Friday, October 28

singapore stroll

Originally, we were going to Singapore to renew our sponsored visa, however, just prior to boarding we reassessed dates and prices and realised we were better off returning to Indonesia with a visa on arrival, thus leaving our one day in the city free to explore.  We were grateful for the offer to stay with friends and prepared to snuggle on the lounge if necessary. This was before we arrived and discovered their five bedroom apartment occupied the entire 14th floor. 

The order, cleanliness and efficiency of Singapore is a welcome change from the disarray of southern Bali.  Spotless public transport whisks you on time to a cheap curry, and wide pedestrian thoroughfares free from neck-snapping holes are most appreciated. We have no problem with the often criticized "sterility" of Singapore; if we have to spend time in an urban environment, we are happy for the masses to move in a polite fashion, for facilities to be well maintained, and systems in place to remove sewage to a distant treatment plant. 

We began our day at the recently completed Marina Bay complex where an extensive boardwalk links the City Gallery, lotus inspired Art Science Mueseum, and the world's first DNA double helix bridge.  I was going to visit Louis in his floating glass temple to cloth, but I thought my thongs may not be welcome.

The clouds were dark and threatening over the outrageous cantilevered boat shaped Marina Bay Sands Sky Park. The length of  four and a half A380 jumbos, with an impressive 12,400 square meters of space, the Sands Sky Park is 57 stories high and can host up to 3900 people.  For $20 you can buy the privilege to view Singapore from the observation deck. We declined and continued along the Esplanade to the historic Fullerton Hotel. The sky opened and we doged suits with umbrellas as we ran between covered walkways to lunch at the Lau Pa Sat hawker centre.  In the hub of the financial district, the market is the largest Victoria cast-iron structure in south-east Asia and worthy of a title as National Monument. The intricate Scottish filigree iron lace and hundreds of fans spin above a lively lunch crowd and  a multicultural selection of cheap and cheerful hawker fare, including questionable organ meats, chicken necks , MSG soups and oil sponges.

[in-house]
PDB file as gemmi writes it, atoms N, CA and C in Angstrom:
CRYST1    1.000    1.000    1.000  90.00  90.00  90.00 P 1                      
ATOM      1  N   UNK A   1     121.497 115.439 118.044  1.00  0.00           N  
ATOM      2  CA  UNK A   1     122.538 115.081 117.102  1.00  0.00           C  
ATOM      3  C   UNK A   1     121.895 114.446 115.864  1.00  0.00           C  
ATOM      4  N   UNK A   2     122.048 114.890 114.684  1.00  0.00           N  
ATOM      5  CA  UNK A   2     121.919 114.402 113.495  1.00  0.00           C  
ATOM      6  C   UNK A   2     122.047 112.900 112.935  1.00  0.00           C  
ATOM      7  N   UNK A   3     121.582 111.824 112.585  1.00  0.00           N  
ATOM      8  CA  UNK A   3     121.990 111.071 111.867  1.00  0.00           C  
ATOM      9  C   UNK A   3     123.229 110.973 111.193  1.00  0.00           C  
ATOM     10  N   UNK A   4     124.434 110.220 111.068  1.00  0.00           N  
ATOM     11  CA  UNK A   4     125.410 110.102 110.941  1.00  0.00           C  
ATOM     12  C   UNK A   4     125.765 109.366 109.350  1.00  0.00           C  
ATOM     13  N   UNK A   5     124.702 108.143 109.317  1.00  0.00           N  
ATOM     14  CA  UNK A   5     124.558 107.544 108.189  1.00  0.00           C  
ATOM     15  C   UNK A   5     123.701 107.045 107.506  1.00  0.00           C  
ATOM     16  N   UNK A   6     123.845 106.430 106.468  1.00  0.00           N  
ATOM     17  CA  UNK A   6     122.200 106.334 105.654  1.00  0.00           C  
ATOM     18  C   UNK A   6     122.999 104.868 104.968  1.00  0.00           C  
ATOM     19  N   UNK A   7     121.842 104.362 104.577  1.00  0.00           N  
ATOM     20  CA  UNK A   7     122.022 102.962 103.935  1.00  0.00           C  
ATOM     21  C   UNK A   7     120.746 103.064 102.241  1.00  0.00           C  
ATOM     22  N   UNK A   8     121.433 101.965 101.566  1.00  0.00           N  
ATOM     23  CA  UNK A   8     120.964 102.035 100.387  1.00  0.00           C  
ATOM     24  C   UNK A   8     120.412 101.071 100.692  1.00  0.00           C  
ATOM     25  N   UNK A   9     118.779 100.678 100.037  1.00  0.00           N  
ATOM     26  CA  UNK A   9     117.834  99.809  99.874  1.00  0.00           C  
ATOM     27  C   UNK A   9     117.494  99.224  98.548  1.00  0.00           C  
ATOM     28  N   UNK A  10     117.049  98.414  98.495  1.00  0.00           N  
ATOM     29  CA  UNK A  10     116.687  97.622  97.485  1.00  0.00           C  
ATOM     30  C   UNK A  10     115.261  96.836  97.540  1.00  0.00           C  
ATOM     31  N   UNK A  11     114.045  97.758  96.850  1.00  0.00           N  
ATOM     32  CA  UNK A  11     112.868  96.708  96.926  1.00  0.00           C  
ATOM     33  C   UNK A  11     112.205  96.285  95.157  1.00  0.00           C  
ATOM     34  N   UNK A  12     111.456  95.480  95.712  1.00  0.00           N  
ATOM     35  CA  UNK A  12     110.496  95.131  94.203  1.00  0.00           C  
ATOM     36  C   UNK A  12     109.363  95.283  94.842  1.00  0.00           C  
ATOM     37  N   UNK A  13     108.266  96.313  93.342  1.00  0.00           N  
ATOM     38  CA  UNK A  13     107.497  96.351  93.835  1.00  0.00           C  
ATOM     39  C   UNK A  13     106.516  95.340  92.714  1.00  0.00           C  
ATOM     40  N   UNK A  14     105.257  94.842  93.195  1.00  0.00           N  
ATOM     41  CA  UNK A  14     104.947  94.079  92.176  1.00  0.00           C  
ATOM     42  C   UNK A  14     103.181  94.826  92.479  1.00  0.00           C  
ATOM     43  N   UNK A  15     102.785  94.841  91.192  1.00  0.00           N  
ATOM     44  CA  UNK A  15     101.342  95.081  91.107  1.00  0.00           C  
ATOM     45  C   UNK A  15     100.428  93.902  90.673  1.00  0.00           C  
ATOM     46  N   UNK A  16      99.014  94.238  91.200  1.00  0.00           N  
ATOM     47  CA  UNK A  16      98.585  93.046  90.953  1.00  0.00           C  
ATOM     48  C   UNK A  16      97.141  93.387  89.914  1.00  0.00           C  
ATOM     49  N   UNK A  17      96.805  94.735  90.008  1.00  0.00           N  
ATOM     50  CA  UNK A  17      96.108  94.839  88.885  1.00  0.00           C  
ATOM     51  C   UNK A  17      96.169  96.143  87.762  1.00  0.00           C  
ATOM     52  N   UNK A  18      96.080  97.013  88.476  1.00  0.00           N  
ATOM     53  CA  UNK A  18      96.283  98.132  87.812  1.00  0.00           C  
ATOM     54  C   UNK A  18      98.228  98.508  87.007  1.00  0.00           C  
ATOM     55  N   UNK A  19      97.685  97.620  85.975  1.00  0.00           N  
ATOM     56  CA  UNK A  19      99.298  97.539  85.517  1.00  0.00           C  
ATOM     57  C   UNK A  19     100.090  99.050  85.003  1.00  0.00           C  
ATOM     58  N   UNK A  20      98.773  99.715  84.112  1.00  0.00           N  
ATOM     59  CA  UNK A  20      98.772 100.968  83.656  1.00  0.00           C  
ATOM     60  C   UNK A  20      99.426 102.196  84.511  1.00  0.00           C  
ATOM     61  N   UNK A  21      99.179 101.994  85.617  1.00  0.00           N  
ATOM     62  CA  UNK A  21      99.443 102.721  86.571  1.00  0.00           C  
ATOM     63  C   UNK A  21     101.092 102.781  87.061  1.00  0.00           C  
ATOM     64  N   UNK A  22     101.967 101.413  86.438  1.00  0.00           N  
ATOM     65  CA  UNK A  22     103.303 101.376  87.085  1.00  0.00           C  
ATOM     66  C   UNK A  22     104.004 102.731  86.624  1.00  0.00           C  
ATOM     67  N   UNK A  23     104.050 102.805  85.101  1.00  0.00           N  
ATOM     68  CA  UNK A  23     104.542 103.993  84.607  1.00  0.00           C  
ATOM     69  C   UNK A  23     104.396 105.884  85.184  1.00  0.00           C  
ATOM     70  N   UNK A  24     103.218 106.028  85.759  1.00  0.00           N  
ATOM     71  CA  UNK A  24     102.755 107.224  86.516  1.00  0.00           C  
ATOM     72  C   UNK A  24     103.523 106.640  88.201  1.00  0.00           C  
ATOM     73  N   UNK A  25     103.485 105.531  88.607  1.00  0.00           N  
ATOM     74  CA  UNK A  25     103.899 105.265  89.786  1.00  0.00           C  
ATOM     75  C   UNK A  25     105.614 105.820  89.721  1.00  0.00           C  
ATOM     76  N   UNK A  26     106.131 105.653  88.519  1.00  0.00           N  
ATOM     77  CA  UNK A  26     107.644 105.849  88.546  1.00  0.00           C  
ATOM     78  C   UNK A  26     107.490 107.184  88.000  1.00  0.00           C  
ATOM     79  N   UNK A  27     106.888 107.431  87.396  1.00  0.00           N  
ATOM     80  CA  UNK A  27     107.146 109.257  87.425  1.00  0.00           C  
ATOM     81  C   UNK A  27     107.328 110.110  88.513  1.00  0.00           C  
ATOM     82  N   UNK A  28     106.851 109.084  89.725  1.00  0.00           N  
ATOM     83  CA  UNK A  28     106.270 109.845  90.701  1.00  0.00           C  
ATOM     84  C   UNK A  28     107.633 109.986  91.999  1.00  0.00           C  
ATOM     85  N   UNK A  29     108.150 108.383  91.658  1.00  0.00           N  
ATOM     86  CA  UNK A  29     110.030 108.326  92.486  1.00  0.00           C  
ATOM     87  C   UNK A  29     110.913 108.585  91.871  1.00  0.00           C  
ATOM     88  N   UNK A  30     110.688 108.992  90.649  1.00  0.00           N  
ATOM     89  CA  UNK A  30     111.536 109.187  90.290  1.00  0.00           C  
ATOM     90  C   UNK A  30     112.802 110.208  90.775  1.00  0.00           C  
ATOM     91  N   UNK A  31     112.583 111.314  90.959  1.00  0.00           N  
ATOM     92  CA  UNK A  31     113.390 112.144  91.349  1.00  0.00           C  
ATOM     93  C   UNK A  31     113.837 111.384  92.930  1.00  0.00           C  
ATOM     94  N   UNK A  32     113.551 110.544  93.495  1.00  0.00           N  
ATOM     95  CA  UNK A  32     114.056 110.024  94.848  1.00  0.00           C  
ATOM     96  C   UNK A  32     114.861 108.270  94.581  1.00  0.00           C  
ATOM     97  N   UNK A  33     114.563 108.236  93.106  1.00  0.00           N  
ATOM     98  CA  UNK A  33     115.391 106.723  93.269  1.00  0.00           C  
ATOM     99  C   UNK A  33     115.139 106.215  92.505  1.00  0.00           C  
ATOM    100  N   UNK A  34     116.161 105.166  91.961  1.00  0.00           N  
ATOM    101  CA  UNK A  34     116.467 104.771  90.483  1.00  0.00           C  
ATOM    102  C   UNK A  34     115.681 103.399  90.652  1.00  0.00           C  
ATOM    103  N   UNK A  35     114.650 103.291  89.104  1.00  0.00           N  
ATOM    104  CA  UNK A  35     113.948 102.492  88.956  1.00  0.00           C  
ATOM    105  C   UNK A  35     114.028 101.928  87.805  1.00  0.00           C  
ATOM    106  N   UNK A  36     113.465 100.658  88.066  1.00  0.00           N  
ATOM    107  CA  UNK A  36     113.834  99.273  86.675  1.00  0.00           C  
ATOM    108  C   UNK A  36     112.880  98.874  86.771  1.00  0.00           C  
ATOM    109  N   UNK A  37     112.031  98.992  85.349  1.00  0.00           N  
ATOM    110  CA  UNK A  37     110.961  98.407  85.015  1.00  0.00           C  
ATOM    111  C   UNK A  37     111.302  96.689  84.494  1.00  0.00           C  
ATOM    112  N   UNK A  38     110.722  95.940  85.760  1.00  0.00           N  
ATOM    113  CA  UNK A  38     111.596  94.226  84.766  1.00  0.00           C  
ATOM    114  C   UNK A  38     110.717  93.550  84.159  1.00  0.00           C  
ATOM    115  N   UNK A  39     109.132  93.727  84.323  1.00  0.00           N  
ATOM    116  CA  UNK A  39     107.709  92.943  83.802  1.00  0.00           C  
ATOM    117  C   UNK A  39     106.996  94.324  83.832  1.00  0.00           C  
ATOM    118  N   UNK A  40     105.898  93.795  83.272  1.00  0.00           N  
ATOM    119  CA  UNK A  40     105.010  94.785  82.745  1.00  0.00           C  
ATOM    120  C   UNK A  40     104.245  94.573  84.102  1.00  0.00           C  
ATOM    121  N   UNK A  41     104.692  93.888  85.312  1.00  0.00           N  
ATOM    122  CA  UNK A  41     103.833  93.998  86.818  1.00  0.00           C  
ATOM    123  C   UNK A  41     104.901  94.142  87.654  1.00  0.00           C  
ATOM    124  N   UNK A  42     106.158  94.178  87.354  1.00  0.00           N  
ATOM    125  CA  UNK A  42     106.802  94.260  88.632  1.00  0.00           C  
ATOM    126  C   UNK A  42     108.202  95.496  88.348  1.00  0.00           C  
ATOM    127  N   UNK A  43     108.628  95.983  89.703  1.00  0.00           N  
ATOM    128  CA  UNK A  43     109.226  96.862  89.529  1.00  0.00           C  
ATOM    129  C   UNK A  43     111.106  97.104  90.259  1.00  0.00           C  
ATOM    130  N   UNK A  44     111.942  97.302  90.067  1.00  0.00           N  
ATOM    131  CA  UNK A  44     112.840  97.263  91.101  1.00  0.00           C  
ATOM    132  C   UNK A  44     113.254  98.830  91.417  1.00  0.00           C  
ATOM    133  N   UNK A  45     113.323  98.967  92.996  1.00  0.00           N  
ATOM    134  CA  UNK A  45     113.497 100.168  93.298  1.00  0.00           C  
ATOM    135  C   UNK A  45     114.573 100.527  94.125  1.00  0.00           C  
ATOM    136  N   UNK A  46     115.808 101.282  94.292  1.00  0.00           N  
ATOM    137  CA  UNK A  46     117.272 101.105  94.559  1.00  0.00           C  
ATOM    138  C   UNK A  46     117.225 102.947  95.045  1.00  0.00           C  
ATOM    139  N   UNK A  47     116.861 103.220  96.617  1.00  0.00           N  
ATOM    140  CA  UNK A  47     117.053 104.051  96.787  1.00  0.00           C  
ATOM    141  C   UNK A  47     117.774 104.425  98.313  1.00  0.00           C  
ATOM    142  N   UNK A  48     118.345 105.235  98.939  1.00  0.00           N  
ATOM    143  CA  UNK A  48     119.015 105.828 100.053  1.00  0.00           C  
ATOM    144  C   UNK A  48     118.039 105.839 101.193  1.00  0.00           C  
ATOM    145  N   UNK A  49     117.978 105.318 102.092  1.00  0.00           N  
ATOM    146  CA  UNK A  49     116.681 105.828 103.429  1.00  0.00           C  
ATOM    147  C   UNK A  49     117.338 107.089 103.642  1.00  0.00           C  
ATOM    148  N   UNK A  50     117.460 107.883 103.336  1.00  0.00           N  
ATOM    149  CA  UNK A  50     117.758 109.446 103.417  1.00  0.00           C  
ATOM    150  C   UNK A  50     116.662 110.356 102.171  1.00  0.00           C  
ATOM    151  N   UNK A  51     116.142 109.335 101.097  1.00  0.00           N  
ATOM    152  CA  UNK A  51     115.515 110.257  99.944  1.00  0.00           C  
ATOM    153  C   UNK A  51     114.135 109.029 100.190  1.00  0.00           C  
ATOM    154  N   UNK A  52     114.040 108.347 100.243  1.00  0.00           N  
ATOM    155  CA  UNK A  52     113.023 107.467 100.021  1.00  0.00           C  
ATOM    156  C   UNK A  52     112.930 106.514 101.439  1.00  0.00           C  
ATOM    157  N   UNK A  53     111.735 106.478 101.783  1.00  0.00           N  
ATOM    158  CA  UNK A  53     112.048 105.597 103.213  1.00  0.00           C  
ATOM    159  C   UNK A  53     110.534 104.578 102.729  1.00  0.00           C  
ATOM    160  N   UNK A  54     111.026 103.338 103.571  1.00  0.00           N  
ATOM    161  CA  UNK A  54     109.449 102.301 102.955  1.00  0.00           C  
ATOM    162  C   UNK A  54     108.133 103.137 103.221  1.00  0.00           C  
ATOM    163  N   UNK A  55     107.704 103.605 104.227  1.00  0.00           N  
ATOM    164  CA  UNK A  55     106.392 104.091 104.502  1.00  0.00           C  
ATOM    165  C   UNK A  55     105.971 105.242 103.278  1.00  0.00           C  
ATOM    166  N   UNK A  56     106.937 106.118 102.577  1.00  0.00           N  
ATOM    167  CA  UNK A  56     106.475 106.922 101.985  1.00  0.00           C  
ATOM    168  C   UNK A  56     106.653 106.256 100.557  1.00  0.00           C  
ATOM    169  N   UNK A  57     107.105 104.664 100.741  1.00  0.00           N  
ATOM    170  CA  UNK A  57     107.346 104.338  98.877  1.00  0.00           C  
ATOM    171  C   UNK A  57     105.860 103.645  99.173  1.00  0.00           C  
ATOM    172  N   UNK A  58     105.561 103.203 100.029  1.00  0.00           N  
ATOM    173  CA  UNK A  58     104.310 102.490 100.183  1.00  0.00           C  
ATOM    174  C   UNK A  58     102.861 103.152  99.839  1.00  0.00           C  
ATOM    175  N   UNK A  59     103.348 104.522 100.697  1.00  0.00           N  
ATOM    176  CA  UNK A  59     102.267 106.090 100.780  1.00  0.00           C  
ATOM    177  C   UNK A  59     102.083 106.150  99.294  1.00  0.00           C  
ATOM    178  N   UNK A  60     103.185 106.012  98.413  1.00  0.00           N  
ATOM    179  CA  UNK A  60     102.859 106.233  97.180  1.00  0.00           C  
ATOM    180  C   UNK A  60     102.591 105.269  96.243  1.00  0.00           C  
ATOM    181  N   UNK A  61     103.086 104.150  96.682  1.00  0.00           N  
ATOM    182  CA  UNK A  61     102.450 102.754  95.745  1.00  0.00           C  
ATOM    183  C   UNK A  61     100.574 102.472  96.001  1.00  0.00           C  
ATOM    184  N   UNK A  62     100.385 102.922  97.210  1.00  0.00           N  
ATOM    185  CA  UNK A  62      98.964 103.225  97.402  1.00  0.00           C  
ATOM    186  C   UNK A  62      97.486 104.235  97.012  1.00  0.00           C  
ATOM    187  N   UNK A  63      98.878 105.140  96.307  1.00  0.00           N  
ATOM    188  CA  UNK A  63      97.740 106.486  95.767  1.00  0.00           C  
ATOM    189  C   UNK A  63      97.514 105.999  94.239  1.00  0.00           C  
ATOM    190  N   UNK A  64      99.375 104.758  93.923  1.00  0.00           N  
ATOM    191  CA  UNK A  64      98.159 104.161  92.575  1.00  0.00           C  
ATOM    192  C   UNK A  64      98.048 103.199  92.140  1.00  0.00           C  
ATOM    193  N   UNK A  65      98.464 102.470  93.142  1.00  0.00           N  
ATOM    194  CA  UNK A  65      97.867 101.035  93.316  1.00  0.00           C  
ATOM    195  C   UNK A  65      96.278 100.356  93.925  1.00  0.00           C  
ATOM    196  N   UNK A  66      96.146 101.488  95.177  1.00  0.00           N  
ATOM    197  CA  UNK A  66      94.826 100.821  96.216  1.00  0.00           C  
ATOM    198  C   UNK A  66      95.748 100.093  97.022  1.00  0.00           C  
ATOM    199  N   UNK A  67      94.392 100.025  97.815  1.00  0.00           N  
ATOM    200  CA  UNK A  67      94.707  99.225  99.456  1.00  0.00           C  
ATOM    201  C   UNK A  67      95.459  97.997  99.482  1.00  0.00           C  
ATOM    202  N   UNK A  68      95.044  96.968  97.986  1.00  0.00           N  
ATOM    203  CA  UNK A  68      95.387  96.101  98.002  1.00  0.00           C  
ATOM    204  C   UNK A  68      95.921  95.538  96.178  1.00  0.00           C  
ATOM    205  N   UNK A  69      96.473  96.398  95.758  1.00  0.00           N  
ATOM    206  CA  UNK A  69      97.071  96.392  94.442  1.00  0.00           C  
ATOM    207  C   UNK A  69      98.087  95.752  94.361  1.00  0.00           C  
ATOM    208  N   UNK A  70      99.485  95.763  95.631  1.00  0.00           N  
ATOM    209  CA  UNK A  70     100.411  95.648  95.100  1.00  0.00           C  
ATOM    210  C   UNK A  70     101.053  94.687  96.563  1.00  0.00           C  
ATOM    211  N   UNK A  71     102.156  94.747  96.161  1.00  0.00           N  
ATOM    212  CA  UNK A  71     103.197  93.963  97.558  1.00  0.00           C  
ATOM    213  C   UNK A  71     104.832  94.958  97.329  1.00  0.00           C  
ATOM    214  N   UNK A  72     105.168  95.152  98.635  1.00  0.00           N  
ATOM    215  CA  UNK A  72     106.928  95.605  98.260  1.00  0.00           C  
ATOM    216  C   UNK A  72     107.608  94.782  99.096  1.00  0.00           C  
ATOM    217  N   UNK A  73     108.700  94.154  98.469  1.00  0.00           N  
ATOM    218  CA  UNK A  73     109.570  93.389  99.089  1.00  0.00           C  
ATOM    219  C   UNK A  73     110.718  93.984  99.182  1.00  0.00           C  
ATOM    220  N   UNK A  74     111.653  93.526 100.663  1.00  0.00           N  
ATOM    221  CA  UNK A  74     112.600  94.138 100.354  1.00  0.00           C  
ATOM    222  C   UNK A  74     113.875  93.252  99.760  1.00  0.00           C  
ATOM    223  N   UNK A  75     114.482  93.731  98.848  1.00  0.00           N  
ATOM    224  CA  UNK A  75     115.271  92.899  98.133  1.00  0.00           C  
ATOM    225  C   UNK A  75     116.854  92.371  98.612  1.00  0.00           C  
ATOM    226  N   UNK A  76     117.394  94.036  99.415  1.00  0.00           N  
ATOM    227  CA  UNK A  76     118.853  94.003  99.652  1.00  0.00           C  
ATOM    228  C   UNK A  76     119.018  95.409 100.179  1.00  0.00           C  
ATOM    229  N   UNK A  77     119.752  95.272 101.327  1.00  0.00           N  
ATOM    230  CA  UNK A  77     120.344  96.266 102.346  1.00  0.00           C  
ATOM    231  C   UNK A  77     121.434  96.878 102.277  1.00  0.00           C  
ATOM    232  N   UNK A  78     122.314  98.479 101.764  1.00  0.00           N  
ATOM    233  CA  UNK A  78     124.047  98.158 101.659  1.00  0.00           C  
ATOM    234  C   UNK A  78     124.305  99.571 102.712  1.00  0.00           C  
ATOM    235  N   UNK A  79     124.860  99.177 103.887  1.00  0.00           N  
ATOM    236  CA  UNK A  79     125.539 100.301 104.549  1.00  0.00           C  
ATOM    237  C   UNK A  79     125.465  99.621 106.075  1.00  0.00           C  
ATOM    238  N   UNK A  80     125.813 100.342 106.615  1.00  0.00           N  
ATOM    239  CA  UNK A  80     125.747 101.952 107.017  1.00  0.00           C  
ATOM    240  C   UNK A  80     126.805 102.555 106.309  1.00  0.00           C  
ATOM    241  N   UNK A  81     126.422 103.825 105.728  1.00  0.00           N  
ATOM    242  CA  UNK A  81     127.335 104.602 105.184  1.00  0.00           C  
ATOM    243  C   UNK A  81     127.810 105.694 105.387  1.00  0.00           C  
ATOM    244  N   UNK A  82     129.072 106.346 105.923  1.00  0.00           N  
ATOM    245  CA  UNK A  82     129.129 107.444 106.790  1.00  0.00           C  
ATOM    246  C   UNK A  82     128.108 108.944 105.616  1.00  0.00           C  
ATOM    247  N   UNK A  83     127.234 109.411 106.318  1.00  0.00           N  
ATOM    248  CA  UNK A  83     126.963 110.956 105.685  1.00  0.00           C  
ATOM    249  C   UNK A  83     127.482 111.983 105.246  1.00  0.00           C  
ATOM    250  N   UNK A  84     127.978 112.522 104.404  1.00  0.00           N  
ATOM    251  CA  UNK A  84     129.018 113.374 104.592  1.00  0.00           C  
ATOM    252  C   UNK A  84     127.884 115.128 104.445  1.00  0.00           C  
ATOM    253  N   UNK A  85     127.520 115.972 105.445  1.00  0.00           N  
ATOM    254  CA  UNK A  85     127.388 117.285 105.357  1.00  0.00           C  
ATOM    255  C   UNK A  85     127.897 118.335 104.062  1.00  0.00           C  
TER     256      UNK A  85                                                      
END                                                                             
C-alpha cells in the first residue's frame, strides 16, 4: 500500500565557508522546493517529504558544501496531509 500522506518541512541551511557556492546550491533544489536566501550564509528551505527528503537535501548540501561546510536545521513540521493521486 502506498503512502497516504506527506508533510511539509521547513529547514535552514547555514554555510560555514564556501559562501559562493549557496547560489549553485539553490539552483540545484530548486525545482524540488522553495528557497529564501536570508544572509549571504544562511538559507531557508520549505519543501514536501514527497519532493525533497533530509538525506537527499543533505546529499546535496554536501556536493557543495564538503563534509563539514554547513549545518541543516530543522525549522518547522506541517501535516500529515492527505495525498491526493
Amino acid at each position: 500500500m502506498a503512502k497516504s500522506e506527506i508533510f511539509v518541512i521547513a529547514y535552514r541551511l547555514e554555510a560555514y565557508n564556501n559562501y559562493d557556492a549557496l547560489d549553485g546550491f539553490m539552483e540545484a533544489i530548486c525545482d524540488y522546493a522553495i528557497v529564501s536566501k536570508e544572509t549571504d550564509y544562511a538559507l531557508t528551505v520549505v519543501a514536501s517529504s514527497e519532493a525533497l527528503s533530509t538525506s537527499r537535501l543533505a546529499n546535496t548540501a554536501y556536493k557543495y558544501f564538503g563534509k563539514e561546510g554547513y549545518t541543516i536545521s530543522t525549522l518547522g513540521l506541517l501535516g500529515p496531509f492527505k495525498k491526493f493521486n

Our hot tip for a coffee and bookshop combination is the upcoming creative area of Duxton Hill.  Along Duxton Street, the karaoke bars and strip clubs have gone and made way for an influx of design agencies, restaurants and boutique stores. A tiny sign beckons you up a dark staircase to the top floor of a refurbished shophouse and the hidden cafe Group Therapy (review coming soon at Crema and Crumbs), while nearby Littered with Books is a double storied haven for wordsmiths. Spurred on by caffeine, we spent the late afternoon walking in Mount Faber Park to Henderson Waves bridge and topped up the tank in Chinatown with a steamed red bean bun and slab of pineapple. 

Coming up next...Penang
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